"Through this final rule, the Secretary determines that reimbursement for lost wages, and child-care and elder-care expenses incurred by a caregiver, is appropriate for living organ donors who incur such expenses toward their organ donation."


The final rule authorizes the National Living Donor Assistance Center (NLDAC) to expand the category of expenses that it can reimburse, for those who meet its income and other conditions.

I'm on NLDAC's Advisory Board, and at the present time I haven't heard that NLDAC's budget will be increased to fund the expanded expenses it is now permitted to reimburse.

Saturday, September 26, 2020

The unsharing economy: part time gig evicting people from their apartments has the story:

Gig Economy Company Launches Uber, But for Evicting People--A company called Civvl says evicting people is the "FASTEST GROWING MONEY MAKING GIG DUE TO COVID-19."  By Ashwin Rodrigues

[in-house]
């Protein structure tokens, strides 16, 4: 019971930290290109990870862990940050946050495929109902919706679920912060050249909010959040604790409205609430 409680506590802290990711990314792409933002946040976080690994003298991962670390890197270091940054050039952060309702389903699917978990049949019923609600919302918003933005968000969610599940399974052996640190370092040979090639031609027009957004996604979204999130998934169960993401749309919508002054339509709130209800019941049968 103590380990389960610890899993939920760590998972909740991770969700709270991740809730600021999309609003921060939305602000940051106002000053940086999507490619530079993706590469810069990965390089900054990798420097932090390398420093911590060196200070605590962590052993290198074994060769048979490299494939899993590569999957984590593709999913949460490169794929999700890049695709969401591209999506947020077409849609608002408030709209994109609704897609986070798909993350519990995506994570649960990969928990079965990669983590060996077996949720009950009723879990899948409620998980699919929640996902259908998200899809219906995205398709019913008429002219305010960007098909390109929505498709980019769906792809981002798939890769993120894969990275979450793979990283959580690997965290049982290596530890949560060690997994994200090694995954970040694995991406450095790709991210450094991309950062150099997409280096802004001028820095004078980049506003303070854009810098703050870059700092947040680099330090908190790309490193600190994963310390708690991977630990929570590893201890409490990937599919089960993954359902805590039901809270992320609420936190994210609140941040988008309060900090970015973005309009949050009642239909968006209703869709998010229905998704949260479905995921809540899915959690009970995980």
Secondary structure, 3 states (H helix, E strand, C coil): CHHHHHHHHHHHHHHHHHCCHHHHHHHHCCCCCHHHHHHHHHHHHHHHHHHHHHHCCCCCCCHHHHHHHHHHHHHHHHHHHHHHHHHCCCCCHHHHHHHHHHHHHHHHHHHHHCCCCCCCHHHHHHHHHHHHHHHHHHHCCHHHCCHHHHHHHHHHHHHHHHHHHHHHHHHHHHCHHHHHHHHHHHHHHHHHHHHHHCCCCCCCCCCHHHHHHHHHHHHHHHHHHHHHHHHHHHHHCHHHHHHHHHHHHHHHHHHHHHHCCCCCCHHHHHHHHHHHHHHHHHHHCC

"In its Craigslist ads, posted across the country, Civvl explains the opportunity plainly: "There is plenty of work due to the dismal economy."

"Unemployment is at a record high and many cannot or simply are not paying rent and mortgages," the ads state. "We are being contracted by frustrated property owners and banks to secure foreclosed residential properties."

Civvl aims to marry the gig economy with the devastation of a pandemic, complete with signature gig startup language like "be your own boss," and "flexible hours," and "looking for self-motivated individuals with positive attitudes:" "FASTEST GROWING MONEY MAKING GIG DUE TO COVID-19," its website says. "Literally thousands of process servers are needed in the coming months due courts being backed up in judgements that needs to be served to defendants."